Drivers

Senate to Vote on Highway Funding Proposal

February 06, 2012

SHARING TOOLS        | Print Subscribe
Today the Senate Finance Committee is scheduled to vote on revenue provisions to supplement the Highway Trust Fund and pay for the Senate's proposed highway bill.

Passage of the measure will put in place a key provision for the Senate's plan to reauthorize the federal highway program with a $109 billion, two-year bill. The House, meanwhile, is working on a $260 billion, five-year bill.
As Congress looks for infrastructure funding, one plan would involve transferring funds from the Leaking Underground Storage Tank Trust Fund to the Highway Trust Fund.
As Congress looks for infrastructure funding, one plan would involve transferring funds from the Leaking Underground Storage Tank Trust Fund to the Highway Trust Fund.


In the absence of political will to raise fuel taxes, which go into the Highway Trust Fund as the primary source of road funding, both chambers are looking for additional money to fund their bills.

The House is considering a measure to raise money through leases for new drilling in the Arctic National Wildlife Refuge and expanded oil shale development.

The Senate is considering a half-dozen items that would produce $9.6 billion in revenue for highways or offsets elsewhere in the budget.

The plan put forward by Sen. Max Baucus, D-Mont., chairman of the Finance Committee, begins with transferring money from the Leaking Underground Storage Tank Trust Fund to the Highway Trust Fund.

The LUST Fund, which was established in 1986 to help fix leaking fuel tanks, is fed by 0.1 cents per gallon of the federal fuel tax. The official estimate of how much revenue this would produce is not yet available.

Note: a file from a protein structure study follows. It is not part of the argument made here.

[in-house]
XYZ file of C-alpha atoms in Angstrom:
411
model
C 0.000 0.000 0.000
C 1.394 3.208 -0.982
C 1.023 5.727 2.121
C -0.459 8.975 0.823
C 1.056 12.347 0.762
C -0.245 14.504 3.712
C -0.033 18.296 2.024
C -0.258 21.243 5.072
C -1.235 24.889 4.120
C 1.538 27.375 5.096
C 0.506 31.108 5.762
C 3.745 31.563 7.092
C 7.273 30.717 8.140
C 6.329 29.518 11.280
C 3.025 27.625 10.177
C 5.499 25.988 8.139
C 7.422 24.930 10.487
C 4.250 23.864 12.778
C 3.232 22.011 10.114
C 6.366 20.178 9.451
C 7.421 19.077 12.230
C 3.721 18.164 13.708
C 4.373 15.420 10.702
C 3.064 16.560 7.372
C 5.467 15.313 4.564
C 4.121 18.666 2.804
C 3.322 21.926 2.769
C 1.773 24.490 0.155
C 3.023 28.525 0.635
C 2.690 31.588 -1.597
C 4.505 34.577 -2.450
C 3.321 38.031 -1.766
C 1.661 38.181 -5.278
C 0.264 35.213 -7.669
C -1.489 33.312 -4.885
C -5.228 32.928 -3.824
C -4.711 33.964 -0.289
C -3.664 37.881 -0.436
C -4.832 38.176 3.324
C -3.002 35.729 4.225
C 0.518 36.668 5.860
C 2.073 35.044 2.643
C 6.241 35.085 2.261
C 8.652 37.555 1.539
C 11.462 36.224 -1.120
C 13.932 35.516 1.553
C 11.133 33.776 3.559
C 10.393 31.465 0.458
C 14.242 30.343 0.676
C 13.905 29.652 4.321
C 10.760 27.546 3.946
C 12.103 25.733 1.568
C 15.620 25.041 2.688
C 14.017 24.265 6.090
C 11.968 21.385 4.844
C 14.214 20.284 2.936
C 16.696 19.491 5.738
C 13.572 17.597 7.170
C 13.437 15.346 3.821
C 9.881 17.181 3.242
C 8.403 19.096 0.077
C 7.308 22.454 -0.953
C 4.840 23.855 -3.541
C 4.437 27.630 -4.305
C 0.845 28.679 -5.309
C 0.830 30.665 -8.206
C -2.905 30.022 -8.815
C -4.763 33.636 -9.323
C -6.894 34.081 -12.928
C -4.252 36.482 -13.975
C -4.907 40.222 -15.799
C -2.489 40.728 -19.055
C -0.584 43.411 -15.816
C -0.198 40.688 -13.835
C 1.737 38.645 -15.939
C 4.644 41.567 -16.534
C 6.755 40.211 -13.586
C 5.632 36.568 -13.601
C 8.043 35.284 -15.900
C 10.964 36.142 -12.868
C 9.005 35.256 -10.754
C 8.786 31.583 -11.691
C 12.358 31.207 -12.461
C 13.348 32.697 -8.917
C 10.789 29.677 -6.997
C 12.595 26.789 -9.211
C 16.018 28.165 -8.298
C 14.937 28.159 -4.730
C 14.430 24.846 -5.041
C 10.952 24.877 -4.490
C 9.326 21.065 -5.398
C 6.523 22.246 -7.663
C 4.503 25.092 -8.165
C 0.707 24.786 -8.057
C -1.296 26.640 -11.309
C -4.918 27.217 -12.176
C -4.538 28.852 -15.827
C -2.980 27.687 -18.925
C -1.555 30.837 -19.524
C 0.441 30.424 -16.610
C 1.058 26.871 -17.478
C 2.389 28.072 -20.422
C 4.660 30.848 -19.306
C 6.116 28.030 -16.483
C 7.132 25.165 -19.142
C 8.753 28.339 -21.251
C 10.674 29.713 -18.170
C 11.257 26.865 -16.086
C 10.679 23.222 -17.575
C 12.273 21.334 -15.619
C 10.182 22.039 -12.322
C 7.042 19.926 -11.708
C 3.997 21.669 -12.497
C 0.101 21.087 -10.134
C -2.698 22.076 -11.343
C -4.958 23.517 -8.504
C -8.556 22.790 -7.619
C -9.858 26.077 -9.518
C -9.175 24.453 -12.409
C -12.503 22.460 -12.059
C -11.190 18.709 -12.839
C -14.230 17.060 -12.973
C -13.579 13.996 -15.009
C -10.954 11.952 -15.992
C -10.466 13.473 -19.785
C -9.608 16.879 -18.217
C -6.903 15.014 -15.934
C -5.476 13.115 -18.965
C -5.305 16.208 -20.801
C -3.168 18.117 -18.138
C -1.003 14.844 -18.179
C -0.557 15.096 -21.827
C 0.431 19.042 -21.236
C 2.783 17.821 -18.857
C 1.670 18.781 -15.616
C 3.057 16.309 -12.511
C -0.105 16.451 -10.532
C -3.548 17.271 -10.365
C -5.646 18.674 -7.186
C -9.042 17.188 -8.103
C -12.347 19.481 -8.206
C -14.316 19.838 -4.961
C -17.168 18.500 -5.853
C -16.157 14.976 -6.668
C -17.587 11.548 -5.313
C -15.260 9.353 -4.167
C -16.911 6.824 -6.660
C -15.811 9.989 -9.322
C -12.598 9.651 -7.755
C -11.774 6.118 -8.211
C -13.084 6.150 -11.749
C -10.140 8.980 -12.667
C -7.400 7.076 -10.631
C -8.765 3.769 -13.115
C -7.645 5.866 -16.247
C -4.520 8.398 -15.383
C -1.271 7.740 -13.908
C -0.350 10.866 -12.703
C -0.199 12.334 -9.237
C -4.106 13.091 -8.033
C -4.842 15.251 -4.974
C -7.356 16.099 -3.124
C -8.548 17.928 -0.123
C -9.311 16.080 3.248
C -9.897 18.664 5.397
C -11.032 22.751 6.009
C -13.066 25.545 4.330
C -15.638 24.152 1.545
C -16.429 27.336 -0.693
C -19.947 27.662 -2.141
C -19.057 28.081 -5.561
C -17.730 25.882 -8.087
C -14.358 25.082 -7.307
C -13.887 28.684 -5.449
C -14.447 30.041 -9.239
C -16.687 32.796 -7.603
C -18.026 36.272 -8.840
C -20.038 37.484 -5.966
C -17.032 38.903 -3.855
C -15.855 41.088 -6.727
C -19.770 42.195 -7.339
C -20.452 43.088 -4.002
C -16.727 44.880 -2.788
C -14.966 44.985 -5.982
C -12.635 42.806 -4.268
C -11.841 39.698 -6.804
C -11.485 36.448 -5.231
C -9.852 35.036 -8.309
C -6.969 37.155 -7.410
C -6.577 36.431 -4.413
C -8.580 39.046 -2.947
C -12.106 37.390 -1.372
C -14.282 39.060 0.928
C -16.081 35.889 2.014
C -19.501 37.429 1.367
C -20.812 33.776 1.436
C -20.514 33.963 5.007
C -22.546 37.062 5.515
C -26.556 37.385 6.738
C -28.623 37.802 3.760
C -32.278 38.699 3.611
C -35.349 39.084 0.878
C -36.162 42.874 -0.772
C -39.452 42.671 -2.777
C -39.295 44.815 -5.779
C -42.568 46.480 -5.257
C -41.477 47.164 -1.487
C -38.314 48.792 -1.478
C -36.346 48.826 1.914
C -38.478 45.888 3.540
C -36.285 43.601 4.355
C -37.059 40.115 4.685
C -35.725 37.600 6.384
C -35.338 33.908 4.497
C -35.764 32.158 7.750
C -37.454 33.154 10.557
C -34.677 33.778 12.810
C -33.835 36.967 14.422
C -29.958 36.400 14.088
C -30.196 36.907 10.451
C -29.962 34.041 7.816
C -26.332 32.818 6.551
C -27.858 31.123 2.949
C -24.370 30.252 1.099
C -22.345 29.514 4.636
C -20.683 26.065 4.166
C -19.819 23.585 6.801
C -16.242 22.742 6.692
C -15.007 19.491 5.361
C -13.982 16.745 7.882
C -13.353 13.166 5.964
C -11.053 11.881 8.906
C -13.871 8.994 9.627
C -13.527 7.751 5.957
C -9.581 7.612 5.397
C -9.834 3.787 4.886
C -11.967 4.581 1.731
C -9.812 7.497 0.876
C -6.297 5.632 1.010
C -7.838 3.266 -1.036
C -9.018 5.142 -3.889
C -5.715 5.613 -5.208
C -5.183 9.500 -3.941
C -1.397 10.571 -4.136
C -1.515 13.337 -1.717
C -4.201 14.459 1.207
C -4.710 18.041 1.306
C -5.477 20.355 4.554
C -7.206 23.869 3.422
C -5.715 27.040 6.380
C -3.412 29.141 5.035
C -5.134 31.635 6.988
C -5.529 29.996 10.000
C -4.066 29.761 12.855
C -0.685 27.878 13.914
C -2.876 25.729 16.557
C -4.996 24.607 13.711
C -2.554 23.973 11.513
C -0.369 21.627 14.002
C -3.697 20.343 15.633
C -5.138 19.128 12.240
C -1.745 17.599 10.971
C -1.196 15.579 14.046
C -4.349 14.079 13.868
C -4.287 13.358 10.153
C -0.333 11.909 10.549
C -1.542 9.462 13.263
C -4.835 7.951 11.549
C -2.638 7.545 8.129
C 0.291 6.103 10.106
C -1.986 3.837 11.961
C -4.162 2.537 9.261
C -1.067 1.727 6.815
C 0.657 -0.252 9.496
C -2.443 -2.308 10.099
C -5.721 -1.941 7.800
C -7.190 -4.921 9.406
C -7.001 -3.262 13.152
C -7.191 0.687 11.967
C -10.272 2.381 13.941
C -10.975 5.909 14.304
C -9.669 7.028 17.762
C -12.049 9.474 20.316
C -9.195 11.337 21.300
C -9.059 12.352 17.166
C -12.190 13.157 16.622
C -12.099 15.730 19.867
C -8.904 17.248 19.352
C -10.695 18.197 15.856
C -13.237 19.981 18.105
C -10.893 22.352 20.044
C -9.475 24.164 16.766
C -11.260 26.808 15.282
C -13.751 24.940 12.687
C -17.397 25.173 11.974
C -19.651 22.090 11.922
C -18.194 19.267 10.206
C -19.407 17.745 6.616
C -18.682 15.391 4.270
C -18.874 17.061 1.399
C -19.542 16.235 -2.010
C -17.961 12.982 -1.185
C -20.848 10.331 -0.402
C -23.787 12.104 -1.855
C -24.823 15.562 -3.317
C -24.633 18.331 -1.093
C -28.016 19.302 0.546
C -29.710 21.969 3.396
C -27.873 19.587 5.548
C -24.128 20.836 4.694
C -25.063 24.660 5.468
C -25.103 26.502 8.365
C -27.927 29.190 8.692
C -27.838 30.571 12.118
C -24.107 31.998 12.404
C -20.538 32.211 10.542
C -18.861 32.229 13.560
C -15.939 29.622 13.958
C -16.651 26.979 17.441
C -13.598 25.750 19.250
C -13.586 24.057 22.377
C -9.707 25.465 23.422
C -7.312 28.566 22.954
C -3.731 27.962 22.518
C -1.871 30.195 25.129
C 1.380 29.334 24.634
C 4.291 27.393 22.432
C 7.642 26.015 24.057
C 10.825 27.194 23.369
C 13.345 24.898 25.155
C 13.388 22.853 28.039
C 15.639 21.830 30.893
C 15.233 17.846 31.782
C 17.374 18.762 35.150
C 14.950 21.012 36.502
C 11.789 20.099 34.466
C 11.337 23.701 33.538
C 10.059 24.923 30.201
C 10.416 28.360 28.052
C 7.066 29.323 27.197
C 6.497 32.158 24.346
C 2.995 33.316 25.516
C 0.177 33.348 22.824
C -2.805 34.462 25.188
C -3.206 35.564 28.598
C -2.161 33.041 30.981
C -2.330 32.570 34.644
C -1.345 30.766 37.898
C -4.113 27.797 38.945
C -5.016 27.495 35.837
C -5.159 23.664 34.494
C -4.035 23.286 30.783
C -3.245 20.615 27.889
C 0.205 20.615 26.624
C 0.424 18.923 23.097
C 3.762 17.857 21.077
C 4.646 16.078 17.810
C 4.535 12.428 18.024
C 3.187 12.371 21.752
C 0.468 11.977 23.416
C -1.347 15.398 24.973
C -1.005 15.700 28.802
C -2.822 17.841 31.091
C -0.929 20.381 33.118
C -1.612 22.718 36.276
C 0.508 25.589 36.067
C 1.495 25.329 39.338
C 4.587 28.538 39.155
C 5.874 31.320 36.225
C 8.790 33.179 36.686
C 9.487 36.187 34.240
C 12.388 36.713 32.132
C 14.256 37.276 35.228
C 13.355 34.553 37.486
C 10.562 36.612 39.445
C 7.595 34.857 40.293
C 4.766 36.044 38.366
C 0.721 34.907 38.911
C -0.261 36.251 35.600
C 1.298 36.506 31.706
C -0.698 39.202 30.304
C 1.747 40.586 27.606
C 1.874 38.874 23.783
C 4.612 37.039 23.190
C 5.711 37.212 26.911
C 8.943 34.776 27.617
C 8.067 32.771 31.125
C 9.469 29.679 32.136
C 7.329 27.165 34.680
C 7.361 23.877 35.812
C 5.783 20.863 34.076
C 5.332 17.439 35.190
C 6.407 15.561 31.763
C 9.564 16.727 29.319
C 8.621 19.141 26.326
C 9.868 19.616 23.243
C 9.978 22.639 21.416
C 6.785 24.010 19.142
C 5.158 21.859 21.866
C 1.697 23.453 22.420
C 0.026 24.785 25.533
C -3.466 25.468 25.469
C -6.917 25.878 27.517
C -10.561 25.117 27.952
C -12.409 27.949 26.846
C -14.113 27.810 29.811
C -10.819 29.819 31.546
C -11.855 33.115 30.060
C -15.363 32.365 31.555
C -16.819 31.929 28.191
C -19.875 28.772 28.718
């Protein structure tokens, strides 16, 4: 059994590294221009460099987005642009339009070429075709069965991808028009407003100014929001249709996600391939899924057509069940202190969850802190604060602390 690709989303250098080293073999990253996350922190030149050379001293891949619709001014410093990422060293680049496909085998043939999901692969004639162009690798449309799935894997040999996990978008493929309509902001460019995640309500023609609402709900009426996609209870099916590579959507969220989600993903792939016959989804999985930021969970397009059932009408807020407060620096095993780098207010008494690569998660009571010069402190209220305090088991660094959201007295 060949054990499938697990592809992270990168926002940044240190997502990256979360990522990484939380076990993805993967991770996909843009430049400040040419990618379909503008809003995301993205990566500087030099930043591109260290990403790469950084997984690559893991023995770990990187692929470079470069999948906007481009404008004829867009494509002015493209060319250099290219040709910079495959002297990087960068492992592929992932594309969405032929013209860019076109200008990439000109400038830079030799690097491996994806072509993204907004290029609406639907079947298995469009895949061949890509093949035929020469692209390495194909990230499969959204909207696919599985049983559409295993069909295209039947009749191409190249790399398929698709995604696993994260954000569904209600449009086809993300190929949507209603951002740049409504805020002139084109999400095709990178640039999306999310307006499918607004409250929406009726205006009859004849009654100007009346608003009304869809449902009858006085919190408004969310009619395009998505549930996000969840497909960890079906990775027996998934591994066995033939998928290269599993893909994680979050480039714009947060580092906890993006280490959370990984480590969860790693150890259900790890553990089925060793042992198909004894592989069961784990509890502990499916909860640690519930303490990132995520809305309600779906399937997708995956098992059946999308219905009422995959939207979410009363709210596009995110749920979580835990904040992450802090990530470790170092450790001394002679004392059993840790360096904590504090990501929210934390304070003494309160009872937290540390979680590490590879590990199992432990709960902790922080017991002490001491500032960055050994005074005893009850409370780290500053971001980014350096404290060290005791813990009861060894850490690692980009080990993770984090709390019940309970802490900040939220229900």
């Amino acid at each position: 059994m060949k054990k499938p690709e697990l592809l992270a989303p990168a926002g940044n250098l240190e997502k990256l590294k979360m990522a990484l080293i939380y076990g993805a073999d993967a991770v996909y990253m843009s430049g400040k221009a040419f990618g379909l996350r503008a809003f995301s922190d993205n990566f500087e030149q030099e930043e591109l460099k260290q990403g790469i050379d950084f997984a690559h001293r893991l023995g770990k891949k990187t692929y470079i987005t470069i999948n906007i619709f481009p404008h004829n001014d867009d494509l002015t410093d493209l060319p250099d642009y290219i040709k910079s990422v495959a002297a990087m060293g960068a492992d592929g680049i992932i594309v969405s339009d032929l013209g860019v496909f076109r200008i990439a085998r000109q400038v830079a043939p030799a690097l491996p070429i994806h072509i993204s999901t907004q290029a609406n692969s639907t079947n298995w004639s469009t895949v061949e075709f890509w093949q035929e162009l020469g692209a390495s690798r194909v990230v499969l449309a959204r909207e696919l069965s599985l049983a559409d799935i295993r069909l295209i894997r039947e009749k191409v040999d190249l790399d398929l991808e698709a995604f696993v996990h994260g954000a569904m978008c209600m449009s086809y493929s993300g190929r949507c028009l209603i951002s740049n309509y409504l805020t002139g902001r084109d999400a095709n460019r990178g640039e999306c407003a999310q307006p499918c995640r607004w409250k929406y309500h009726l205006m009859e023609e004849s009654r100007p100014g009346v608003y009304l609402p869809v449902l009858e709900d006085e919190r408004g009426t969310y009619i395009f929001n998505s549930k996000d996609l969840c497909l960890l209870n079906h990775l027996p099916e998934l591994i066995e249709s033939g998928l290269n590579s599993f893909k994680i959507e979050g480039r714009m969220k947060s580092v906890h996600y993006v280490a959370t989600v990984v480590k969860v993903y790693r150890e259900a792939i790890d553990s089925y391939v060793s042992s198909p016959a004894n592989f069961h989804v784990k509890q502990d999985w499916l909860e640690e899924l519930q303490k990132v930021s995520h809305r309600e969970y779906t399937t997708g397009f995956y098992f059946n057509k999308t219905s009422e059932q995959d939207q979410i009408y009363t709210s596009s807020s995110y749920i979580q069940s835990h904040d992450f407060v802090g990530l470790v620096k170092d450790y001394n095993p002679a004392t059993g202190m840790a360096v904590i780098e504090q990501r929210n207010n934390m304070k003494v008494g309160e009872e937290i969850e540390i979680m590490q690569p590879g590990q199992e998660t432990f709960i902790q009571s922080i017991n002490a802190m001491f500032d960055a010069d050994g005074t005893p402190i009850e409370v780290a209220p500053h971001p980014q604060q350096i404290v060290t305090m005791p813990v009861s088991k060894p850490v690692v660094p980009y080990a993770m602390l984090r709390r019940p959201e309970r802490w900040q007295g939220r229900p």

In addition, the Baucus plan calls for ending a tax credit on so-called "black liquor," a byproduct of paper-making that is qualified as an alternative fuel. This would raise about $2.8 billion over 10 years.

Another provision would transfer the income from the gas guzzler tax to the Highway Trust Fund. That tax is imposed on cars that do not meet the federal 22.5 mpg fuel economy standard. The change would produce an estimated $697 million over 10 years.

Other elements in the plan include strengthening controls over tax collections by revoking the passports of individuals who owe more than $50,000 in back taxes, raising the penalty for tax delinquency by Medicare providers and transferring the proceeds from certain import tariffs to the Highway Trust Fund.

Comment On This Story

Name:  
Email:  
Comment: (Maximum 2000 characters)  
Leave this field empty:
* Please note that every comment is moderated.

Newsletter

We offer e-newsletters that deliver targeted news and information for the entire fleet industry.

GotQuestions?

ELDs and Telematics

sponsored by
sponsor logo

Scott Sutarik from Geotab will answer your questions and challenges

View All

Sleeper Cab Power

Steve Carlson from Xantrex will answer your questions and challenges

View All